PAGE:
Maya Angelou wrote:
“There is no greater agony than bearing an untold story inside you.”
When I was a child I used to love reading in my bed at night while my parents sat with their guests in the adjacent room chatting. The sounds, the noise coming from the living room, their voices would somehow make me feel protected and give me this feeling of peace and safety. I would lose myself in the story I would be reading, knowing that all was well with the world outside of my room.
But during my teen years, when the civil war started in the country, everything changed. Especially during my university years. I was away from home and stayed in the dorms so when at the end of the day I closed my eyes to go to sleep I still heard noises. But they were not as calming as my parents’ voices. The noises I heard were of gunshots and mortars, of people screaming with fear and the sound of footsteps scurrying for shelter. Lying in bed with my book I tried to shun away all the noise coming from outside, and in my mind I tried to hear the familiar voices of my parents.
Decades later I still hear voices even though the house is dead quiet during the day. I hear them all the time. I hear them when I am in my room staring at the walls. I hear them when I close my eyes. I hear them even in my sleep. The voices of loved ones whom I miss so very much.
If you’re thinking I am crazy, I can assure you I am not. I believe I am as sane as any other normal human being. But instead of losing myself in others’ stories I rush to my notebook to write my own.
Yes I am a writer! That’s why here I am at sitting at my desk and staring at the walls of my room, trying to come up with something good to say. In the middle of the night the voices are there and I know what to say or write. To quote Saul Bellow:
“You never have to change anything you got up in the middle of the night to write.”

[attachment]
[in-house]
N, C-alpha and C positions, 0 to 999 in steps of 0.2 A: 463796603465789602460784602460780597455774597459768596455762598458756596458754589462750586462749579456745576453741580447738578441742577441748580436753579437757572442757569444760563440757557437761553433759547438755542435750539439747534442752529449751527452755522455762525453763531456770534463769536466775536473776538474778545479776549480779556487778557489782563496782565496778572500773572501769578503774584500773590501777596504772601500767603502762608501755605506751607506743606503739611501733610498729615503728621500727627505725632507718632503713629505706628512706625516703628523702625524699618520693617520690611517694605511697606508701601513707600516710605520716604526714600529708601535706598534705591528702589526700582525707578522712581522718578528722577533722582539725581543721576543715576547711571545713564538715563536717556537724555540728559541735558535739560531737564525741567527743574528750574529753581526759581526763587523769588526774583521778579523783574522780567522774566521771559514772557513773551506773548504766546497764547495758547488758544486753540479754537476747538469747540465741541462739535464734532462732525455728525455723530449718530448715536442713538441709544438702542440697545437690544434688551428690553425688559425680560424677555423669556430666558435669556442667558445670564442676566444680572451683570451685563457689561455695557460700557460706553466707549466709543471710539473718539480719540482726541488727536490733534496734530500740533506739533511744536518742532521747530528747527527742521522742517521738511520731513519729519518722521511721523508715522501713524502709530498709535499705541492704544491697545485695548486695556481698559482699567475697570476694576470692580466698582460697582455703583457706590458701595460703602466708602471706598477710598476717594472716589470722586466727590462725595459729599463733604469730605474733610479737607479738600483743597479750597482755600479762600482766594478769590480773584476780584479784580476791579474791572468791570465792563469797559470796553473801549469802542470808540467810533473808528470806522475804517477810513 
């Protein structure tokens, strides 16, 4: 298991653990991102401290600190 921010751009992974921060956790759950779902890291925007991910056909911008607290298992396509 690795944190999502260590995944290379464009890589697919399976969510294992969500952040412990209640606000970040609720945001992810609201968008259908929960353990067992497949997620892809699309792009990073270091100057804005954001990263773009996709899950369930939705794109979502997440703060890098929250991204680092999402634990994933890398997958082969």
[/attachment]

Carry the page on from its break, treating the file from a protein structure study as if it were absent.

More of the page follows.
In my subconscious I was writing but this morning the voices are not speaking to me. The room is quiet and I feel like my brain is dead and I have said everything I have to say. It’s the same ritual I go through every time I think of what to write.
There are so many good bloggers out there that in order to be among them I have to come up with something new, something original, or a new approach, a new way of saying things. There has to be something different in my article, some kind of sparkle that will make the reader want to read it.
If you ask me what I mean by sparkle I would honestly reply that I don’t know what exactly a sparkle is, but I certainly know it when I see it. I have all these ideas and thoughts that I want to write about. Instead here I am at my desk, staring at the blank page, wondering where to start from.
Stephen King writes:
“The most important things are the hardest to say. They are the things you get ashamed of, because words diminish them — words shrink things that seemed limitless when they were in your head to no more than living size when they’re brought out. But it’s more than that, isn’t it? The most important things lie too close to wherever your secret heart is buried, like landmarks to a treasure your enemies would love to steal away. And you may make revelations that cost you dearly only to have people look at you in a funny way, not understanding what you’ve said at all, or why you thought it was so important that you almost cried while you were saying it. That’s the worst, I think. When the secret stays locked within not for want of a teller but for want of an understanding ear.”